In collaboration with:
The Artist's Crossing and
Admission: FREE for AS and YPA Members, and Hunter College students; $10 for non-members. (No additional fees will be charged when purchasing online.)
Jon Rua (Broadway's Hamilton) reads scenes from Naomi Wallace's The War Boys. In Wallace's first play, three young Texans spend their nights patrolling the Mexican border to earn a $10 bounty for every Mexican they catch crossing it. Every night they swap boasts and banter. But on this evening, they each enter confessional mode, seeking a repeat performance of the night before, and they reveal themselves as deeply damaged. The company The Artist's Crossing is mounting a fully staged production of The War Boys—its New York City premiere—at the Access Theater from March 23 to April 9, 2017.
The panel discussion following the reading will feature director James McBride in conversation with historian Sal Acosta, author Rigoberto González, journalist Gustavo Martínez, and playwright Catherine Rodríguez about the way art and artists can change audience perception of immigration and xenophobia.
Official cinematic trailer for The War Boys (2009).
About the playwright
Naomi Wallace is a playwright from Kentucky. Her plays—which have been produced in the United Kingdom, Europe, the United States, and the Middle East—include In the Heart of America, Slaughter City, One Flea Spare, The Trestle at Pope Lick Creek, Things of Dry Hours, The Fever Chart: Three Vision of the Middle East, And I and Silence, The Hard Weather Boating Party, and The Liquid Plain. Her stage adaptation of William Wharton’s novel Birdy was produced on the West End in London. In 2009, One Flea Spare was incorporated in the permanent repertoire of the French national theater, La Comédie Francaise. Only two American playwrights have been added to La Comédie’s repertoire in 300 years; several of her plays have been produced into film: Lawn Dogs, The War Boys, Flying Blind (co-written with Bruce McLeod). She received the Susan Smith Blackburn Prize twice, as well as the Joseph Kesselring Prize, the Fellowship of Southern Writers Drama Award, an Obie Award, and the 2012 Horton Foote Award for most promising new American play. She is also a recipient of the MacArthur Fellowship and a National Endowment for the Arts development grant. In 2013, Wallace received the inaugural Windham Campbell prize for drama, and in 2015 an Arts and Letters Award in Literature.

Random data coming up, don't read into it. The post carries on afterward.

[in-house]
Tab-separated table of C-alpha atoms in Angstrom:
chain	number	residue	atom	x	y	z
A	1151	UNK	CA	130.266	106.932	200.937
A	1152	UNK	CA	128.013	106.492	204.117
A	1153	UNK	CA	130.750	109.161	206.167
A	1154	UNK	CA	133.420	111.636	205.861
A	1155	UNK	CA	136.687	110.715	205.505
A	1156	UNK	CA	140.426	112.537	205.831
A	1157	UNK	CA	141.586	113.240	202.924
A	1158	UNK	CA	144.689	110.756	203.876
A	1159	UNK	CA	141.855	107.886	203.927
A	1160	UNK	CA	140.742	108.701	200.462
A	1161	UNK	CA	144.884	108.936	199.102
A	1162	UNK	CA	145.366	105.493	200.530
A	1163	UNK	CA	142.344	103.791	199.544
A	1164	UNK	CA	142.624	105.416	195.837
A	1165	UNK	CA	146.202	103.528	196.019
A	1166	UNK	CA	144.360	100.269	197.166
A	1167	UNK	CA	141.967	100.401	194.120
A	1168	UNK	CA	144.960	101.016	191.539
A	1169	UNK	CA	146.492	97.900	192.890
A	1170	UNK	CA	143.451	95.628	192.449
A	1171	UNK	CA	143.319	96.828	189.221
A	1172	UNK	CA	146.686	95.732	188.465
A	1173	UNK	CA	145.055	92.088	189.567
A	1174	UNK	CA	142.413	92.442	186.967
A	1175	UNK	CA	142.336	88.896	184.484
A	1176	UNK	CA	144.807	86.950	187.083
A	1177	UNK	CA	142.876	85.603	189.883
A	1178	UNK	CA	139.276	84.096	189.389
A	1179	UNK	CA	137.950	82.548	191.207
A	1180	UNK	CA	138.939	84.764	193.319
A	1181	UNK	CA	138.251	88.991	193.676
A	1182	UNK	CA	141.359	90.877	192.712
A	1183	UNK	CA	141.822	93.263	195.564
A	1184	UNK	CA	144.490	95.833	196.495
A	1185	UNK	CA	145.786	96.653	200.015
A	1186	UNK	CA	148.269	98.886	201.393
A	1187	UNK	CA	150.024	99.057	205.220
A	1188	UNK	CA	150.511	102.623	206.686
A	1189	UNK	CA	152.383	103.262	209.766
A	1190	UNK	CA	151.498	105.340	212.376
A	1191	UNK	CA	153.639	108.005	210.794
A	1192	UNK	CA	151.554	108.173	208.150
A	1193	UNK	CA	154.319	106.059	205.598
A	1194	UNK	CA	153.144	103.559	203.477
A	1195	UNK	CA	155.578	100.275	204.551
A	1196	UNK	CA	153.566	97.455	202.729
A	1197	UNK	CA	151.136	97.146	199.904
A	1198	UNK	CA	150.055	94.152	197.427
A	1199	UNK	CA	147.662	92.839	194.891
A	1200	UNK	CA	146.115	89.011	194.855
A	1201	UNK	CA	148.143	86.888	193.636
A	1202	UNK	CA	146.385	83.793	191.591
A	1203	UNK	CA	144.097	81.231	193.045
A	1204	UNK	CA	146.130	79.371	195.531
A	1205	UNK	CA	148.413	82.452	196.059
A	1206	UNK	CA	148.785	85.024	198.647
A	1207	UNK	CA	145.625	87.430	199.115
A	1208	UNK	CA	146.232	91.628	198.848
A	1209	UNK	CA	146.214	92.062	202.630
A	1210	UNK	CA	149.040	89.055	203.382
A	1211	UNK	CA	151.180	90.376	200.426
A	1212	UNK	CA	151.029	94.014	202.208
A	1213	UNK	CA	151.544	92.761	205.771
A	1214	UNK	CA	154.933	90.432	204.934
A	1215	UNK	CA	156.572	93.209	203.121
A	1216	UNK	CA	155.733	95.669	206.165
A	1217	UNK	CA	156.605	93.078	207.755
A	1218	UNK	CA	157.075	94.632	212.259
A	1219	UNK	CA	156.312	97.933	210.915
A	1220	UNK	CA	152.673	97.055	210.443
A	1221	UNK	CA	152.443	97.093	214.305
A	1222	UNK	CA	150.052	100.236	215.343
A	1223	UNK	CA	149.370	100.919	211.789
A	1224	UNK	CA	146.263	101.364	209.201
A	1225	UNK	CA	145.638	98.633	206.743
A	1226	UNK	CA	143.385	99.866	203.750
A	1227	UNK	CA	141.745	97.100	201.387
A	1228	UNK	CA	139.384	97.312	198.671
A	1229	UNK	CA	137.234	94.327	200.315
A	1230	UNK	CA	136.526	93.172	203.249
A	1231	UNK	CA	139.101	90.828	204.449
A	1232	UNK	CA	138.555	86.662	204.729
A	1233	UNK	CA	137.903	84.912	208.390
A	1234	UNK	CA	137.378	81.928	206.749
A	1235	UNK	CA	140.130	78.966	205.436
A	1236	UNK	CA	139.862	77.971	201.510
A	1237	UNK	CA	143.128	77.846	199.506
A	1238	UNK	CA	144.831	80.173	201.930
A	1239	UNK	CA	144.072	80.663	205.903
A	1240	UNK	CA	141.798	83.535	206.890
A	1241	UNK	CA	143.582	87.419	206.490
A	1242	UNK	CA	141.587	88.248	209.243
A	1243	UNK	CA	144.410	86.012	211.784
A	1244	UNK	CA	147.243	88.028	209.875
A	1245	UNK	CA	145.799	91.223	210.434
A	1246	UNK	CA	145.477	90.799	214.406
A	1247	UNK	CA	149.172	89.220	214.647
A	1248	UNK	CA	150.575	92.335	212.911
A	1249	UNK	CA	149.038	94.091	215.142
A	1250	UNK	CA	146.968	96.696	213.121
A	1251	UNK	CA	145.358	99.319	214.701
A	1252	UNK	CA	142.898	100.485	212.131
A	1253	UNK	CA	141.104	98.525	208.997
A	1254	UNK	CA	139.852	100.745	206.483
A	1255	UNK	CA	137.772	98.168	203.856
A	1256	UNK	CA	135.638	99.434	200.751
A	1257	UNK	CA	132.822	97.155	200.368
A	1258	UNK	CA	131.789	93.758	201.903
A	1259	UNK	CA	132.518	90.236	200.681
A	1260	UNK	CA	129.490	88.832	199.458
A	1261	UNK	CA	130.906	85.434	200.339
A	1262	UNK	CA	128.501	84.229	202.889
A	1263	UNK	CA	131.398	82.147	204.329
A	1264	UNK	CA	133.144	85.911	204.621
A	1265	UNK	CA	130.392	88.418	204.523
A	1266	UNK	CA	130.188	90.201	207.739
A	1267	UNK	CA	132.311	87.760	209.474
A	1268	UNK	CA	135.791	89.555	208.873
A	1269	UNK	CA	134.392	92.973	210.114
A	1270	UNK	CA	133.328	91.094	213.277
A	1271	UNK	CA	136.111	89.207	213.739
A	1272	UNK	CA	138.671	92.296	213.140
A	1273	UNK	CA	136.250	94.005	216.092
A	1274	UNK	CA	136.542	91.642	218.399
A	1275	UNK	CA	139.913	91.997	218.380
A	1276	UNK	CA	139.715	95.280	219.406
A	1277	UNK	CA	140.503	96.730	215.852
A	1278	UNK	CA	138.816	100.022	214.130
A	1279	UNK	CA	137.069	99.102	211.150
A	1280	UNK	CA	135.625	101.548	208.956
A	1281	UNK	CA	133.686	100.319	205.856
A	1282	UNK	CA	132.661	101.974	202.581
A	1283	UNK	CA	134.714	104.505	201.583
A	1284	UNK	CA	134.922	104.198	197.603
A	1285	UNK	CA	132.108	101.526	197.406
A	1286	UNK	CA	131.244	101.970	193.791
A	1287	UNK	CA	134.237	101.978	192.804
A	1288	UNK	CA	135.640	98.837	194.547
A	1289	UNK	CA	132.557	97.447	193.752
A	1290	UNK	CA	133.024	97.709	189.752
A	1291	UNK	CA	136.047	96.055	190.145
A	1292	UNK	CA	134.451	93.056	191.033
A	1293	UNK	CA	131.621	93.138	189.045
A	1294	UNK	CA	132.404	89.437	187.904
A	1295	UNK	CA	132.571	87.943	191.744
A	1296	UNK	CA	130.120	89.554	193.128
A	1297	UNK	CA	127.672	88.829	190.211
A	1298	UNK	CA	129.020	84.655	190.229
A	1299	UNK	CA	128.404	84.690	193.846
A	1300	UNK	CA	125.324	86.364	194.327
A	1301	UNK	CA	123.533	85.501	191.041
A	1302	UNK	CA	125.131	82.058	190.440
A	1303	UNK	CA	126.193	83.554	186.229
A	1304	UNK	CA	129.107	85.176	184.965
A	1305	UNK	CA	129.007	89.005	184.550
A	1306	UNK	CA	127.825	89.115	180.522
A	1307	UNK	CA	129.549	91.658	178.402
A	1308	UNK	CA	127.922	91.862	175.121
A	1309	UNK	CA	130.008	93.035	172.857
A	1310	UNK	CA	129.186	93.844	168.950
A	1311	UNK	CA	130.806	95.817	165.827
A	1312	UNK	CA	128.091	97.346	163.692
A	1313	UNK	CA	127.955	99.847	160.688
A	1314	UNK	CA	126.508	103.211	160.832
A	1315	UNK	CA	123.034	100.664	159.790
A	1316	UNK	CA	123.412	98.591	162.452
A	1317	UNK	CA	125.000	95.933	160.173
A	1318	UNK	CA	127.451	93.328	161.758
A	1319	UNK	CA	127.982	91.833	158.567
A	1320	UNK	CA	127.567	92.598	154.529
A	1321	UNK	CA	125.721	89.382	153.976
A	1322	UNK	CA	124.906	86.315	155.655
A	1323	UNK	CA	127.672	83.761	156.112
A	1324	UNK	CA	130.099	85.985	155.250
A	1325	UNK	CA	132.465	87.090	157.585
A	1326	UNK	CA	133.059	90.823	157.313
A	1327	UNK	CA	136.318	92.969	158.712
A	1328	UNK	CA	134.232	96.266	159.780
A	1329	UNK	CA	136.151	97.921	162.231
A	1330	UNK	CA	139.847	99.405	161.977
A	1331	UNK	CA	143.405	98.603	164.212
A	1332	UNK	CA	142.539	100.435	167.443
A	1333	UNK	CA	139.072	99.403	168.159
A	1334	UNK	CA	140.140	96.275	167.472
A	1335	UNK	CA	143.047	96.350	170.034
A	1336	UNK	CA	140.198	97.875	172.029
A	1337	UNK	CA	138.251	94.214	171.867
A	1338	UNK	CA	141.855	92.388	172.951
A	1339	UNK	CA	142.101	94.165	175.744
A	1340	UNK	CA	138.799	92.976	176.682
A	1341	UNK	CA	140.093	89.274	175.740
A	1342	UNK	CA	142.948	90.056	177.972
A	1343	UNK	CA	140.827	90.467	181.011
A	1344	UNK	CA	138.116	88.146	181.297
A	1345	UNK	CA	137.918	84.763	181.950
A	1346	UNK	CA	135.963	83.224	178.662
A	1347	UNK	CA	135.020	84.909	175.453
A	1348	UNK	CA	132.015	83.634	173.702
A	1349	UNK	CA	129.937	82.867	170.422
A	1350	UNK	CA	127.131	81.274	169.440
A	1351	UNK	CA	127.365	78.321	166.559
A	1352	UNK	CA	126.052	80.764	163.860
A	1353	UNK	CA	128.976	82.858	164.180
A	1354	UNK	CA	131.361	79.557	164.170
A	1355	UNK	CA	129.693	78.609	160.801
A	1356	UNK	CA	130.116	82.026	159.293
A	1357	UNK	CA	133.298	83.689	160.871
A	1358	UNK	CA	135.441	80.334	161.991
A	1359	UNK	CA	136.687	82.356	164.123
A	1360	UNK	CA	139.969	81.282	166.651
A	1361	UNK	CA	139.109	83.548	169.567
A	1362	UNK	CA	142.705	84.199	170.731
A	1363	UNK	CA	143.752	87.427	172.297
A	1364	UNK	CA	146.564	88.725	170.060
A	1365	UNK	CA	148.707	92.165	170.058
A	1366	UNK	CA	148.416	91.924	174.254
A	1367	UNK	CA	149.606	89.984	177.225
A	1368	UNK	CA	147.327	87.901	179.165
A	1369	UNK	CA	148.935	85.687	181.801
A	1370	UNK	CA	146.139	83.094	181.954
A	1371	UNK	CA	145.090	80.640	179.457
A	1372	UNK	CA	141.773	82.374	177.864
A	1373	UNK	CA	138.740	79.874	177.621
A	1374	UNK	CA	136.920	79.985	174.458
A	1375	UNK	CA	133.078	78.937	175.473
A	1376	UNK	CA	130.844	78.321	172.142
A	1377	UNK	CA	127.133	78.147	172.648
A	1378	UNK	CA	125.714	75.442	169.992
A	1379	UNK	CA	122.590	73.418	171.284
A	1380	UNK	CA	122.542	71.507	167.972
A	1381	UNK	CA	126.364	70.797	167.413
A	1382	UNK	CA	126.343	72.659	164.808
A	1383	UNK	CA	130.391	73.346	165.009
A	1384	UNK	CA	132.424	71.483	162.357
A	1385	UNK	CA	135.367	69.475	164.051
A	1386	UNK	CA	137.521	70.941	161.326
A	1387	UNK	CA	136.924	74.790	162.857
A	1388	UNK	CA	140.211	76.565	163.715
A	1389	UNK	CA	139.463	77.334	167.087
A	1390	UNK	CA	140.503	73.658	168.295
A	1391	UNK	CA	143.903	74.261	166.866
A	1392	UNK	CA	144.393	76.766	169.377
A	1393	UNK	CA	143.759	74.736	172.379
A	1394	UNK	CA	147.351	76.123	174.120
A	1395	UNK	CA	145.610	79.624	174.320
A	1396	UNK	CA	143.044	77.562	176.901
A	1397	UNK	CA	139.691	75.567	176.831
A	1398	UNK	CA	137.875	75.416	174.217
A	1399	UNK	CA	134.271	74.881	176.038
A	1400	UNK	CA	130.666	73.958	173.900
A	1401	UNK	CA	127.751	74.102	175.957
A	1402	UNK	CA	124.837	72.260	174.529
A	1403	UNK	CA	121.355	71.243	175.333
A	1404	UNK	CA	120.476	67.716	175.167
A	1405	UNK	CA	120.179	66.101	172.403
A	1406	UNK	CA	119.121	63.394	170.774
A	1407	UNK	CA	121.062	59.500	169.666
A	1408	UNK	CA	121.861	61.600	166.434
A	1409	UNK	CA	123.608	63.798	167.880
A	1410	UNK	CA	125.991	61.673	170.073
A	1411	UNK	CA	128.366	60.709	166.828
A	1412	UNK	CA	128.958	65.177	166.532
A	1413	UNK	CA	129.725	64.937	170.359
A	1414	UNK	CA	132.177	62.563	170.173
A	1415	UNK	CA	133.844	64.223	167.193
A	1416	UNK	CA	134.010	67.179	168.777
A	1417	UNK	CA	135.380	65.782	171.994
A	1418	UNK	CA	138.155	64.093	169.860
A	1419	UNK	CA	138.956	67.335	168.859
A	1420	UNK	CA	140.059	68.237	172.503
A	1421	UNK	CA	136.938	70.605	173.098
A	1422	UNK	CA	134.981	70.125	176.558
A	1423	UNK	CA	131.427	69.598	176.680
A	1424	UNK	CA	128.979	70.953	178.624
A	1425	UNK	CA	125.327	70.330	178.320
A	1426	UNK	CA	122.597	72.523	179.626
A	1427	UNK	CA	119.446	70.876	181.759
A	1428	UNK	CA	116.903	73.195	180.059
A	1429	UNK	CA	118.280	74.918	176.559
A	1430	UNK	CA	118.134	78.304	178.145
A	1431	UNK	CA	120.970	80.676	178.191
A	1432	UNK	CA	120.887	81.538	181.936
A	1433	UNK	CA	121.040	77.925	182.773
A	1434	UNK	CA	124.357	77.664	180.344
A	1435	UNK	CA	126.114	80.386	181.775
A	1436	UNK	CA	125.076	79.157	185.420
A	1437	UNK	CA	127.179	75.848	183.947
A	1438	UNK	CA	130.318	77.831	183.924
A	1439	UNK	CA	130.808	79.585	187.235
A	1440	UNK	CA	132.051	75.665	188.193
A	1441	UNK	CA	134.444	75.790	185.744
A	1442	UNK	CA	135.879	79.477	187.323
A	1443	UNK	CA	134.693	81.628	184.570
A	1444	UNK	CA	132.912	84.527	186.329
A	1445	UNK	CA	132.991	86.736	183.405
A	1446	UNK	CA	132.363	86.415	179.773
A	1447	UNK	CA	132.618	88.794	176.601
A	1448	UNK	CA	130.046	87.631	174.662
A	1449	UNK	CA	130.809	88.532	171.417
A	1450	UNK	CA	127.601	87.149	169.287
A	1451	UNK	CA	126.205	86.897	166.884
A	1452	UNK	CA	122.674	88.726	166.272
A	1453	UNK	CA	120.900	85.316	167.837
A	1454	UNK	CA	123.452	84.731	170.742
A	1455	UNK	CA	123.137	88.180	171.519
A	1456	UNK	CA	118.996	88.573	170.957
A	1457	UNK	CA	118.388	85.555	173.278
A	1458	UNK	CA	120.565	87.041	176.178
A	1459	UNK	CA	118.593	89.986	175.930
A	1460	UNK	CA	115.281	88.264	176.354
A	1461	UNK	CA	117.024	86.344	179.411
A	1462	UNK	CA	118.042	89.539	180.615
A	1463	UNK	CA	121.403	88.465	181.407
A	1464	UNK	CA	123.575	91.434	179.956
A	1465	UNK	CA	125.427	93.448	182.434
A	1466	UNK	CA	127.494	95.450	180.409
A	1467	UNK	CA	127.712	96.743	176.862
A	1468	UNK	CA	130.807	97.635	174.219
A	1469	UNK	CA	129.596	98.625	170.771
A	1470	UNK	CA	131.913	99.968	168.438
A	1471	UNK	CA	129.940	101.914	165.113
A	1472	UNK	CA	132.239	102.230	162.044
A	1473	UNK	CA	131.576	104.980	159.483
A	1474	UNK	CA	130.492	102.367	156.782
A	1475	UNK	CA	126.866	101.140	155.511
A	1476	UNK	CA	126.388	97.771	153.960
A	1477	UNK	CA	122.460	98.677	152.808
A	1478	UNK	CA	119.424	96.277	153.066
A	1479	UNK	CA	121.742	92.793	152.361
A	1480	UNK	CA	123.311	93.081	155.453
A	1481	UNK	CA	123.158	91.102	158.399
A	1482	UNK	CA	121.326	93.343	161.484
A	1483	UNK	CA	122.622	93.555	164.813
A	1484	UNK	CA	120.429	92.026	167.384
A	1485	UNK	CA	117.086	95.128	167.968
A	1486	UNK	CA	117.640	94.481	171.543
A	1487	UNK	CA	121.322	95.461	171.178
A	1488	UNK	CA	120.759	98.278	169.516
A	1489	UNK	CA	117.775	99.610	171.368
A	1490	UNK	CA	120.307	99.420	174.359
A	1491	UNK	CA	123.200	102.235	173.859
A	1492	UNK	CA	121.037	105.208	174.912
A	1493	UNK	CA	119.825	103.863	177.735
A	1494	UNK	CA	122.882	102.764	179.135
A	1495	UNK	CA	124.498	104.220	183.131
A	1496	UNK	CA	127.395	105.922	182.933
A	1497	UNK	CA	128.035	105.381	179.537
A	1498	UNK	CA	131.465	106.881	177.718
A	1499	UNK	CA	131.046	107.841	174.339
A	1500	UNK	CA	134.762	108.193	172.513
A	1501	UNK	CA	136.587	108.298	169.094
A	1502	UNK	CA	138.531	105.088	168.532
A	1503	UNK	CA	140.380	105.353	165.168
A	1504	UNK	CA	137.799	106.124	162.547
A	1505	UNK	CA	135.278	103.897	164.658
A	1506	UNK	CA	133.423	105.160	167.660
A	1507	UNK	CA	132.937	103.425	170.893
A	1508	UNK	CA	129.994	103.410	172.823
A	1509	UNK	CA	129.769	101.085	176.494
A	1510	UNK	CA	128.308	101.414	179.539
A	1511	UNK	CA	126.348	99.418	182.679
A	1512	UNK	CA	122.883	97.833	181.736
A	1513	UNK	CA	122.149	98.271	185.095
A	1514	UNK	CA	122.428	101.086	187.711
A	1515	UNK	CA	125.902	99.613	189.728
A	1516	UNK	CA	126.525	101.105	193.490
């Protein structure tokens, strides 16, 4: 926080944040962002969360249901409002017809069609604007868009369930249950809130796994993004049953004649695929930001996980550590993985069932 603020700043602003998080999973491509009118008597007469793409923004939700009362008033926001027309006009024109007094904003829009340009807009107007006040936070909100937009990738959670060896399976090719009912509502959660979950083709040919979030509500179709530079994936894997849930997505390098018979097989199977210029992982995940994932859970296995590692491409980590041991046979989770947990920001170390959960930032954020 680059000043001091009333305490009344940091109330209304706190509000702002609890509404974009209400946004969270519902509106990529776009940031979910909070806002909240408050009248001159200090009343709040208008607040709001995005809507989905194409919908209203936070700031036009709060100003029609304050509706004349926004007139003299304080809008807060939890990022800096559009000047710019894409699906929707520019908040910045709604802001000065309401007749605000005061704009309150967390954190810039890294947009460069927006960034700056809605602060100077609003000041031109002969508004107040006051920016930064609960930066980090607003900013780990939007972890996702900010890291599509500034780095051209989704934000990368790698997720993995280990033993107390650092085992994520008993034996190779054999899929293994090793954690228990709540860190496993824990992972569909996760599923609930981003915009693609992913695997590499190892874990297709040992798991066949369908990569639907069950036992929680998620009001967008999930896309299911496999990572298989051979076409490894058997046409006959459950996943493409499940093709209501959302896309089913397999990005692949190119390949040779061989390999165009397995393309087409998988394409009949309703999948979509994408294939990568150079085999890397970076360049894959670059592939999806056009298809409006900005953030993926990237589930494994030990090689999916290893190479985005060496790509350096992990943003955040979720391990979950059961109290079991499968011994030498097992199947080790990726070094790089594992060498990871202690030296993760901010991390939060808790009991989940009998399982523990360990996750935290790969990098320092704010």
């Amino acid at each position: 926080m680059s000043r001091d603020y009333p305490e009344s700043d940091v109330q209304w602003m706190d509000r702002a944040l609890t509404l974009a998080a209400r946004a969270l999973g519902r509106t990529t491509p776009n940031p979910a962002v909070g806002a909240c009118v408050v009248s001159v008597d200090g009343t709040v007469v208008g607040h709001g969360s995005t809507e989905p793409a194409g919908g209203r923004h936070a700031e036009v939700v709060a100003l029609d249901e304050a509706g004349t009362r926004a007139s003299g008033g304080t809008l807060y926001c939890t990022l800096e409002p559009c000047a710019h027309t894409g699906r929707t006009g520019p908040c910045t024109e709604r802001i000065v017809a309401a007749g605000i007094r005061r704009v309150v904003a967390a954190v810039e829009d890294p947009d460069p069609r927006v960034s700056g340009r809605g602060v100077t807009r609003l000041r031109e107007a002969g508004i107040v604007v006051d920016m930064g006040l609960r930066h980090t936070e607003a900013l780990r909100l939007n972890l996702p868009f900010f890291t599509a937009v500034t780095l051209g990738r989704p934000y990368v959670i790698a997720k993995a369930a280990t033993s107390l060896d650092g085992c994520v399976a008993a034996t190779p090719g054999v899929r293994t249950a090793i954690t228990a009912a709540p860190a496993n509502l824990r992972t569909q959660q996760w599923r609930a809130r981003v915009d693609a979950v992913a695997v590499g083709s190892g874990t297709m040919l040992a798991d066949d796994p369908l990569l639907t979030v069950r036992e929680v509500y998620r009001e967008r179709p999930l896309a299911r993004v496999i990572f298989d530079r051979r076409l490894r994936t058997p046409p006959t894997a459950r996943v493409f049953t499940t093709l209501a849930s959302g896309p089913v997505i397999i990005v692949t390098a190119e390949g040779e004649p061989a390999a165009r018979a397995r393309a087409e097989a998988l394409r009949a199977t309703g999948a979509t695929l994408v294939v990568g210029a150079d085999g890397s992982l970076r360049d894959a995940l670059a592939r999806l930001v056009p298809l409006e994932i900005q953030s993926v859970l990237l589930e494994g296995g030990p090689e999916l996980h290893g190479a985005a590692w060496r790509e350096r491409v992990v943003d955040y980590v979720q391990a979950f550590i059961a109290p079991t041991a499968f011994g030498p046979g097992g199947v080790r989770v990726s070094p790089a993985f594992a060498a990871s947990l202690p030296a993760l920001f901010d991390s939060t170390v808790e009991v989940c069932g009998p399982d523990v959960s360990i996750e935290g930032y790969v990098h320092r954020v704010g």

The Off Broadway company Signature Theater produced three of Wallace's plays in 2014-2015: And I and Silence, The Liquid Plain, and the world premiere of Night Is a Room. Wallace has recently been commissioned by The Public Theater (New York) and Birmingham Repertory (UK).
About the actor
Jon Rua is an actor, singer, and choreographer. Born to a family of Colombian immigrants, he was most recently part of the original cast of Broadway’s mega-hit Hamilton. Other Broadway credits include Hands on a Hardbody and In the Heights. As an actor, he has also appeared Off-Broadway in Hamilton (The Public Theater), Kung Fu (Signature Theater), Elaborate Entrance of Chad Deity, and Damn Yankees (Encores! series). As a choreographer, he has contributed to Broadway’s Hamilton, On Your Feet, Bring It On: The Musical, Hands on a Hardbody, In the Heights, and NYCC’s The Wiz. He is a creative consultant on Spongebob the Musical.
About the director